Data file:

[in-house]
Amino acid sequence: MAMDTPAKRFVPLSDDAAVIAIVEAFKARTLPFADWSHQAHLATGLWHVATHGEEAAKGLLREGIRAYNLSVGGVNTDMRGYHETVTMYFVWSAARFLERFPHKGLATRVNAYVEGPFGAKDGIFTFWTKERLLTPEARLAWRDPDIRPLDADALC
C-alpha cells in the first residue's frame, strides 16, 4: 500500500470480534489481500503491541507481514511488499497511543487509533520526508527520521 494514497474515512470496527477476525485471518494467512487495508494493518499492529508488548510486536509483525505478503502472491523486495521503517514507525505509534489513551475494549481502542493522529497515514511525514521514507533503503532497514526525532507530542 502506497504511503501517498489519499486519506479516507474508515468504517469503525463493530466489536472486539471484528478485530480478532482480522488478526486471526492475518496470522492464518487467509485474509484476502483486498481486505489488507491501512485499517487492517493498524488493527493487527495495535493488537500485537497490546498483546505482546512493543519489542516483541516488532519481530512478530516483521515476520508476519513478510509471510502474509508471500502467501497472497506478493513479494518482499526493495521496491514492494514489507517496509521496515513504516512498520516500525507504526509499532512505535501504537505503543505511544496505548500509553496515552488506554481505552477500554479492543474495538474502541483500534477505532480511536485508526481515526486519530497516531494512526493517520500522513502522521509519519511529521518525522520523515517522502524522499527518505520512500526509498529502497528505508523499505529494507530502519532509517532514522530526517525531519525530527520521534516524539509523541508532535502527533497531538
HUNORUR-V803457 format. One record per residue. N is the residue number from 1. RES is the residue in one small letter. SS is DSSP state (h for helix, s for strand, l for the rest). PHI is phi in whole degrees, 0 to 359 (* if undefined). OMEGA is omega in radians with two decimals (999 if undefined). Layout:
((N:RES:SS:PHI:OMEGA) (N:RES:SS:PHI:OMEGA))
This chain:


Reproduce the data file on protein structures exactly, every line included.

[in-house]
Amino acid sequence: MAMDTPAKRFVPLSDDAAVIAIVEAFKARTLPFADWSHQAHLATGLWHVATHGEEAAKGLLREGIRAYNLSVGGVNTDMRGYHETVTMYFVWSAARFLERFPHKGLATRVNAYVEGPFGAKDGIFTFWTKERLLTPEARLAWRDPDIRPLDADALC
C-alpha cells in the first residue's frame, strides 16, 4: 500500500470480534489481500503491541507481514511488499497511543487509533520526508527520521 494514497474515512470496527477476525485471518494467512487495508494493518499492529508488548510486536509483525505478503502472491523486495521503517514507525505509534489513551475494549481502542493522529497515514511525514521514507533503503532497514526525532507530542 502506497504511503501517498489519499486519506479516507474508515468504517469503525463493530466489536472486539471484528478485530480478532482480522488478526486471526492475518496470522492464518487467509485474509484476502483486498481486505489488507491501512485499517487492517493498524488493527493487527495495535493488537500485537497490546498483546505482546512493543519489542516483541516488532519481530512478530516483521515476520508476519513478510509471510502474509508471500502467501497472497506478493513479494518482499526493495521496491514492494514489507517496509521496515513504516512498520516500525507504526509499532512505535501504537505503543505511544496505548500509553496515552488506554481505552477500554479492543474495538474502541483500534477505532480511536485508526481515526486519530497516531494512526493517520500522513502522521509519519511529521518525522520523515517522502524522499527518505520512500526509498529502497528505508523499505529494507530502519532509517532514522530526517525531519525530527520521534516524539509523541508532535502527533497531538
HUNORUR-V803457 format. One record per residue. N is the residue number from 1. RES is the residue in one small letter. SS is DSSP state (h for helix, s for strand, l for the rest). PHI is phi in whole degrees, 0 to 359 (* if undefined). OMEGA is omega in radians with two decimals (999 if undefined). Layout:
((N:RES:SS:PHI:OMEGA) (N:RES:SS:PHI:OMEGA))
This chain: